Aspects of Vision 3: Brightness
Eyes are better than any camera
The human eye is able to see over a remarkably wide range of illumination, from a bright sunny day all the way down to a moonless night. Even the very best cameras can’t match the eye’s ‘dynamic range.’ That’s not to say that our eyes see equally well in all light conditions though, there is definitely an optimal range.
All light is detected by special cells in the retina called photoreceptors. One of the reasons we have such a good range is because we have two different systems of photoreceptors.
Rods are just for low-light conditions
The first, and simplest system is made entirely of photoreceptors called rods. They work best in low light conditions, and are responsible for our night vision. They are spread fairly evenly across our retina, but there aren’t any at all in our fovea (which is why, if you’re looking at a faint star in the night sky, you’ll see it better if you look a tiny bit to the side of it). Rods are not densely packed, so they don’t provide much in the way of detail vision, but they’re good for getting around in low light conditions.
Rods don’t work at all in bright conditions, or even in what most people would consider normal lighting, so people who have conditions where only their rods are working need to wear dark glasses to see.
Rods can’t tell see colour. Our night vision is just shades of grey. They can’t detect red light at all, so red objects appear black.
Cones give us normal vision — in normal to bright light conditions, with colour and detail
Our vision in normal light conditions is handled by a more complex system of three different types of photoreceptors known as cones.
Each type of cone is sensitive to a different colour of light. The fact that there have different sensitivities allows the retinal nerve fibres process the information from all three types of cone together to determine the colour of an object, so this system gives us our colour vision.
Cones are spread fairly thinly across most of the retina, but have a much higher density in the macula, which is how the macula is able to give us fine detail vision. The very densest area of cones is in the fovea, where they are packed absolutely as tightly as possible, in order to give us that one spot of ultra-high detail vision.
Cones have evolved to work best in daylight conditions. They don’t work so well in lower light, and don’t work at all in very low light conditions (such as night-time), which is when we rely on the rods. Vision from rods is reasonably poor though, so whenever we can we add extra light to our environment so we can see with our cones instead.
- We turn the light on, or light a candle.
- We put in street lighting.
- We turn on the car headlights.
- We use a torch/flashlight.
Colour vision deficiencies
Some people have a problem with one or more types of photoreceptor, which gives them a colour vision deficiency. It’s generally genetic, so there’s nothing you can do about it (although perhaps one day we’ll be able to use gene therapy to fix it?).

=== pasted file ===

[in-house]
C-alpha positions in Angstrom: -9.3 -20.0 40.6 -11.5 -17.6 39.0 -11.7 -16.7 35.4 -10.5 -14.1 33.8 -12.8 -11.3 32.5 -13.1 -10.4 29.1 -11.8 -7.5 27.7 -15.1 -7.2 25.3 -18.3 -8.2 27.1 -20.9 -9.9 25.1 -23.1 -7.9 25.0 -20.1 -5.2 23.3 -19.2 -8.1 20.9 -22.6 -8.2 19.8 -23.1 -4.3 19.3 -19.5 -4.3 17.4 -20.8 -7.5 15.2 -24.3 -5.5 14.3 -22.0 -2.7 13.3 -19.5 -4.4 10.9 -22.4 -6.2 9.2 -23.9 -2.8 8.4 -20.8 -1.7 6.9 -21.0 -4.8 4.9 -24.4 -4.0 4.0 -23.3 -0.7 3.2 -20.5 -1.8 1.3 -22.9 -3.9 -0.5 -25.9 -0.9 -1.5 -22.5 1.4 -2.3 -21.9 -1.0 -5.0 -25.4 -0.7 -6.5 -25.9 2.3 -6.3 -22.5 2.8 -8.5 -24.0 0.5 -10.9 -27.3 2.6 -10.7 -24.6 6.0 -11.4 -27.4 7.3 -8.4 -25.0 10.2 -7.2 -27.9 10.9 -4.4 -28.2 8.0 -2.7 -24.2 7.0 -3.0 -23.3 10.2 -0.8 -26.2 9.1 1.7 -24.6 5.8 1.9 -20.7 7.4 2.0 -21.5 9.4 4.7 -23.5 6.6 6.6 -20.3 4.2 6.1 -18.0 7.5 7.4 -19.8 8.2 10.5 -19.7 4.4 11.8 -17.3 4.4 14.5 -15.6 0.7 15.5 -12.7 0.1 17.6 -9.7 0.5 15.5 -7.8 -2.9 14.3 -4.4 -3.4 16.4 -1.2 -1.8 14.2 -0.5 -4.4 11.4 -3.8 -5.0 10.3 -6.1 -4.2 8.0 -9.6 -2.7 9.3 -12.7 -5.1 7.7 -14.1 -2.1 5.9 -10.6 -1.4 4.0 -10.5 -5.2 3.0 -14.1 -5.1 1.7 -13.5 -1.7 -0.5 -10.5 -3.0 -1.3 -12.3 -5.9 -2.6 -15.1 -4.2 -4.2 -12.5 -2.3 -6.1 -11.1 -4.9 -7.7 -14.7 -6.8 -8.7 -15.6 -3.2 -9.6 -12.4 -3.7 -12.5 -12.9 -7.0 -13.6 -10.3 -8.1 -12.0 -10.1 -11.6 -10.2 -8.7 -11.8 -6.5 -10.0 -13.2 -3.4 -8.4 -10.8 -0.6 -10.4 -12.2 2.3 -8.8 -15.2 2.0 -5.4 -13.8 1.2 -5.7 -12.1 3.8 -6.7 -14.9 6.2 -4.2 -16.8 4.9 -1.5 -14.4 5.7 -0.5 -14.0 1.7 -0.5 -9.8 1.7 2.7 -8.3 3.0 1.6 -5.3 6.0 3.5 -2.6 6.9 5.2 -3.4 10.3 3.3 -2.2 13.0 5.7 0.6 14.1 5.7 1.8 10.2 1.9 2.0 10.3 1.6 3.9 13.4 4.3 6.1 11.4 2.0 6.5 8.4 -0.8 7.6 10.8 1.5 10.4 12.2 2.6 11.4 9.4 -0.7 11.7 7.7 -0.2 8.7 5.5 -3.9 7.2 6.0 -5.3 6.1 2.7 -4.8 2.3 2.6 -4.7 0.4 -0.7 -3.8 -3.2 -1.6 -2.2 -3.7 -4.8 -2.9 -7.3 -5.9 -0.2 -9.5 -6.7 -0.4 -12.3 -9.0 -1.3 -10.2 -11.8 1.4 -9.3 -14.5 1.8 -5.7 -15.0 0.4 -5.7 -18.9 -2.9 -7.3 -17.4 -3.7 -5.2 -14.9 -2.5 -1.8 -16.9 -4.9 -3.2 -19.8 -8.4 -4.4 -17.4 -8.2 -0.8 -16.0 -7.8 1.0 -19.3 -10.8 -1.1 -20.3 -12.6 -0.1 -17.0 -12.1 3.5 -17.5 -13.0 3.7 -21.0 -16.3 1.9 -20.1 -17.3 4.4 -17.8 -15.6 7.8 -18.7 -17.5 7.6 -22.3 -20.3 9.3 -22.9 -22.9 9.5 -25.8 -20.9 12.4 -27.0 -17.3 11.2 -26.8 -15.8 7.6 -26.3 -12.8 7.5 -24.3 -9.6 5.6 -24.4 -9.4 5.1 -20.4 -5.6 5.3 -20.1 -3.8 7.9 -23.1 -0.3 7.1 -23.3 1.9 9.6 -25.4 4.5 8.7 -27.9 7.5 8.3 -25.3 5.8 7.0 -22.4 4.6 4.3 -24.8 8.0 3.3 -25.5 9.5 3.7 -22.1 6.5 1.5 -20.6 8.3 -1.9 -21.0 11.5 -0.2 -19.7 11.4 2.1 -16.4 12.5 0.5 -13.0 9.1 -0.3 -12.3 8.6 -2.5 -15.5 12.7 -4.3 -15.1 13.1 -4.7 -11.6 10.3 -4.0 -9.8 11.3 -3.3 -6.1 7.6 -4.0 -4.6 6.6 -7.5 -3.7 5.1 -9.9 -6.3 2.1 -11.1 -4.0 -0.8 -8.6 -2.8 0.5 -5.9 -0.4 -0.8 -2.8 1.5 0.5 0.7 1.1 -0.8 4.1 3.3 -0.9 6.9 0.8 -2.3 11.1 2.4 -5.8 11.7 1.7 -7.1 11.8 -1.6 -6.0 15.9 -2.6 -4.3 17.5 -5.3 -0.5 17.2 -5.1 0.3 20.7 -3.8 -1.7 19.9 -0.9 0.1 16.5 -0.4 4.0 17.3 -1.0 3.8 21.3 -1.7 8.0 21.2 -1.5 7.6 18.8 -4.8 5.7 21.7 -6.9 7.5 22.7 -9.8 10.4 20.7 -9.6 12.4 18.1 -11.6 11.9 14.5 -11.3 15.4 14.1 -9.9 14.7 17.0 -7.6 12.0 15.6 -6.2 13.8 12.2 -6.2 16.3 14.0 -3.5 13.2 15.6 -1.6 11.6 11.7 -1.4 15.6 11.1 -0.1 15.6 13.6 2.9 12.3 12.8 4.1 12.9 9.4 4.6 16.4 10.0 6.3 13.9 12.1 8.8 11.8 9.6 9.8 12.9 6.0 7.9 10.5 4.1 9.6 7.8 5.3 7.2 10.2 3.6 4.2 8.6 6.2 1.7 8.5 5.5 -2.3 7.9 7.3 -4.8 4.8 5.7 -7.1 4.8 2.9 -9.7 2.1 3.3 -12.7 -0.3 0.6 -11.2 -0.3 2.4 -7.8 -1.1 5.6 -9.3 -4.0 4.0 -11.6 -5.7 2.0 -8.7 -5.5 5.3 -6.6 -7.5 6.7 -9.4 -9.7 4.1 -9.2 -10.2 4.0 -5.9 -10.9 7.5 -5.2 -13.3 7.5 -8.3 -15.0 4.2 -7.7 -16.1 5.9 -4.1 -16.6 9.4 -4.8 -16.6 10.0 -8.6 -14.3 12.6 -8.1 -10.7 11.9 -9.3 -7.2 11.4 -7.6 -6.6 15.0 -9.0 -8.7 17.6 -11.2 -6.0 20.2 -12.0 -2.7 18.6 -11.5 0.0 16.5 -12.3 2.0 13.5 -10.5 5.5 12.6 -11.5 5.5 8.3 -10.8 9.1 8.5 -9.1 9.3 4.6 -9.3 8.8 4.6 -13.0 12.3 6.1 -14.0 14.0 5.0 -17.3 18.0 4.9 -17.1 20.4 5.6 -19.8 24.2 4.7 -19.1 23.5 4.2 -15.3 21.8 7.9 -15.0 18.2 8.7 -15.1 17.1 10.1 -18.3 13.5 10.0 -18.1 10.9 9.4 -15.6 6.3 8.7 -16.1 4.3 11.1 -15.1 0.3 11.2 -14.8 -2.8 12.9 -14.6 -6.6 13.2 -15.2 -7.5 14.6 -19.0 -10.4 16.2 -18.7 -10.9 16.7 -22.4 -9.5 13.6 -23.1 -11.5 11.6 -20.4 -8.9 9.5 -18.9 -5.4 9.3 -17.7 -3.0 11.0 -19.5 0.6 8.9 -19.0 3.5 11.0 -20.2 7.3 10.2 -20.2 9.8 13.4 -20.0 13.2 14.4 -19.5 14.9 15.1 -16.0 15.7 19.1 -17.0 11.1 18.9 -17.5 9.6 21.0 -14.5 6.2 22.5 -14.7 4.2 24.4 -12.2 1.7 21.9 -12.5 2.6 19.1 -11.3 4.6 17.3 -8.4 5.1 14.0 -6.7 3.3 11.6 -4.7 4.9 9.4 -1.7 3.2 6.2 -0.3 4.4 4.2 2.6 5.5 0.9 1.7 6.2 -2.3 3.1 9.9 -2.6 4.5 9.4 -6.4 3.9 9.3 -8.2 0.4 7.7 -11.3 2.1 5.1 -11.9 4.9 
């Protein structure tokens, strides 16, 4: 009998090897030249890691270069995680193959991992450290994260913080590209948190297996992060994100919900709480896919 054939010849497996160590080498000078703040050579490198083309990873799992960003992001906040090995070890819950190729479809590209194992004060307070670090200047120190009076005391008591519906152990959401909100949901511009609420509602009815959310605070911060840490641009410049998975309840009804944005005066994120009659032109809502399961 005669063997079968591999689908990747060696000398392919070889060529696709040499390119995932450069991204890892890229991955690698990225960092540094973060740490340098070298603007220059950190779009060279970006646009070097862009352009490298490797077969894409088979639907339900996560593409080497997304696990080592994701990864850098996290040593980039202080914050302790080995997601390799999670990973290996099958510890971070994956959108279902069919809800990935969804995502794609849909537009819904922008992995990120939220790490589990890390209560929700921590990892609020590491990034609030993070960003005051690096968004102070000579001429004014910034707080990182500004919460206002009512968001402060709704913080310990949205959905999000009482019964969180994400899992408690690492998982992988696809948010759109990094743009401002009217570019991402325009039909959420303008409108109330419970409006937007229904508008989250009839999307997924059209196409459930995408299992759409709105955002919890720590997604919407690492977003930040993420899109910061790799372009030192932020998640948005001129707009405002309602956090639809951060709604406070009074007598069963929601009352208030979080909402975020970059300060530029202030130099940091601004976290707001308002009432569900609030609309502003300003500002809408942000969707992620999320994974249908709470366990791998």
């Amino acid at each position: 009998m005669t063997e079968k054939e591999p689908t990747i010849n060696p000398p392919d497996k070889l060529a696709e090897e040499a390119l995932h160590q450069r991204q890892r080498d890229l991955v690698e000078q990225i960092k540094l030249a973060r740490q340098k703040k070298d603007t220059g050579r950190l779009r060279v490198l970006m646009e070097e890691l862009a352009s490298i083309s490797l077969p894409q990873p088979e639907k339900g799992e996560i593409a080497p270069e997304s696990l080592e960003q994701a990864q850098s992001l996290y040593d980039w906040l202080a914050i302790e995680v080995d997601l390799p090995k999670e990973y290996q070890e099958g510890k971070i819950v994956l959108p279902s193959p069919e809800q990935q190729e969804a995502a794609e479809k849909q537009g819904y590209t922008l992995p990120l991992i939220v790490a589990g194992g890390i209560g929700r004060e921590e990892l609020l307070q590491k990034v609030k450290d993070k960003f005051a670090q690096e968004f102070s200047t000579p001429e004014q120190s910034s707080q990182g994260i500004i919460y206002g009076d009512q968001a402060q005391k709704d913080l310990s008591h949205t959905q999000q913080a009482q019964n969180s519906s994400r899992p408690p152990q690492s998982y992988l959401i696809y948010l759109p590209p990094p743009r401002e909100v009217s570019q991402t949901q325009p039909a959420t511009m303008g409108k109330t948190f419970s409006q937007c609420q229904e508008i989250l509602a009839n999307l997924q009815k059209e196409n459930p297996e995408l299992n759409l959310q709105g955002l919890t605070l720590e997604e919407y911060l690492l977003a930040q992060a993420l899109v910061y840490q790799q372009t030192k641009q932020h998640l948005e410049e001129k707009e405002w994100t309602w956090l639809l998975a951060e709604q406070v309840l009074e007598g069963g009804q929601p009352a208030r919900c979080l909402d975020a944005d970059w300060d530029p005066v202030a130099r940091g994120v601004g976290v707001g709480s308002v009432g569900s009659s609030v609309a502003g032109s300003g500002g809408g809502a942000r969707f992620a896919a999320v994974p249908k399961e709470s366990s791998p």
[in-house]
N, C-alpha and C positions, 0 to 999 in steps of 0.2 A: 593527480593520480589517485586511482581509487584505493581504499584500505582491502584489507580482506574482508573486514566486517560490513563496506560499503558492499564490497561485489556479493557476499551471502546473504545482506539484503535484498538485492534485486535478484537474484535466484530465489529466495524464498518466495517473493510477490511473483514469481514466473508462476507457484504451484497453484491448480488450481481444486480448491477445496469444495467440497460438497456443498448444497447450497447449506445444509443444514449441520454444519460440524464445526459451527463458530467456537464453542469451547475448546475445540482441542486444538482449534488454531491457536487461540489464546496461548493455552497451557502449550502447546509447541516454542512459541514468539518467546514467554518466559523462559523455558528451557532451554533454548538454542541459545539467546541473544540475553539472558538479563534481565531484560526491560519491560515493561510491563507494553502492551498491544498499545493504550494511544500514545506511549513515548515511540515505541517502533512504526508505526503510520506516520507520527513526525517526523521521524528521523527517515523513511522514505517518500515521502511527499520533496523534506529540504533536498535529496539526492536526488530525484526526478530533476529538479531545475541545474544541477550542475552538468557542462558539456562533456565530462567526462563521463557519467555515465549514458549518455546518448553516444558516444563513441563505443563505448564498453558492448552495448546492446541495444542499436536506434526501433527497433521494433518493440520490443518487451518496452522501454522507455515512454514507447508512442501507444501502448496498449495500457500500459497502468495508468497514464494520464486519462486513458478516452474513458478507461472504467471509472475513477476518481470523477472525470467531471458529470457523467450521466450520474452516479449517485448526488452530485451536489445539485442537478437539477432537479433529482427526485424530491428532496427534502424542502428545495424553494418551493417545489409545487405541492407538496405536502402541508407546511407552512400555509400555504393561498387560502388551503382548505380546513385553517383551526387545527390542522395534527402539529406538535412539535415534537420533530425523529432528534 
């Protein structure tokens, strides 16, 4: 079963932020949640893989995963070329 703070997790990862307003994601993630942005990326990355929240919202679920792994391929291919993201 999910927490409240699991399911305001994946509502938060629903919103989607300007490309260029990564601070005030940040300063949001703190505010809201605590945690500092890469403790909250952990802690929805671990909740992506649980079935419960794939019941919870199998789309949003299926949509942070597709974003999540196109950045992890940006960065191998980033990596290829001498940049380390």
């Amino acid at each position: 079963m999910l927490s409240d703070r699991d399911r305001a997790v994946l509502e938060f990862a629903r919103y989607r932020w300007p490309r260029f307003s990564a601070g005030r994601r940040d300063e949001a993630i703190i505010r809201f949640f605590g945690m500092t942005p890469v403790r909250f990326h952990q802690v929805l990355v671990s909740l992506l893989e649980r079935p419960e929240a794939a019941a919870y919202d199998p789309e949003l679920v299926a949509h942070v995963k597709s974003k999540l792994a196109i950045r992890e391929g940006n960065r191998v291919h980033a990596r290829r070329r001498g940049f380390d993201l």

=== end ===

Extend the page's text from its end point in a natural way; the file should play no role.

Most people call it colour blindness, but it’s more accurate to say colour vision deficiency, because most are quite mild. Almost all people with a colour vision problem can see colours — it’s just that what they see is a relatively restricted range, and they can’t tell the difference between some shades of colour that most people would see as quite different.
The most common colour vision deficiency is a reduced sensitivity to shades of green, with the next most common being reduced sensitivity to the colour red. The colours we see in the real world are always a lot of different coloured photons (light particles) mixed together, just the same way as a TV screen uses just three different colours of pixels mixed together to show a whole range of colours. So having a reduced sensitivity to one colour affects our perception of a whole variety of colours, not just that one colour.
Glare — too much of a good thing
We use the word glare to describe any situation where there is too much light, but it’s worth considering the differences between various types of glare,
Ambient glare is when everything is simply too bright. At a certain level vision becomes less comfortable, and at an even higher level the cone photoreceptors just get overworked and can’t keep up (we say that they are ‘bleached’). Simply using sunglasses works well to bring things back to a light level that is comfortable, or we move somewhere else, into the shade or inside.
Glare sources are when there is something uncomfortably bright in amongst more normal lighting conditions. Good examples include driving towards the sun when it’s low in the sky, seeing the sun reflected off the windscreen of the car ahead of you, or talking to someone who is silhouetted in by a bright window. You can wear sunnies, but really the best thing to do is to move (yourself or something else) to get the bright light source out of your field of view — in the car you’d put down the visor, or move your position relative to the person you’re talking to so the window is no longer directly behind them.
Veiling glare is when bright light illuminates something that is on a clear surface in between you and what you’re looking at. An example would be when we have a lot of dust on the windscreen of our car. In most situations it’s fine, but when direct sunlight strikes the dust the dust particles reflect light, and it’s hard to see past them to whatever we are supposed to be looking at — especially if that thing is dim. We could wear sunnies, but it doesn’t help all that much. The most effective thing is to clean the windscreen, restoring the surface to clear.
Another example is having dust or scratches on our spectacle lenses. We can clean dust off, but not scratches. If we put our hand up to block the sun landing on our glasses, that removes much of the veiling glare.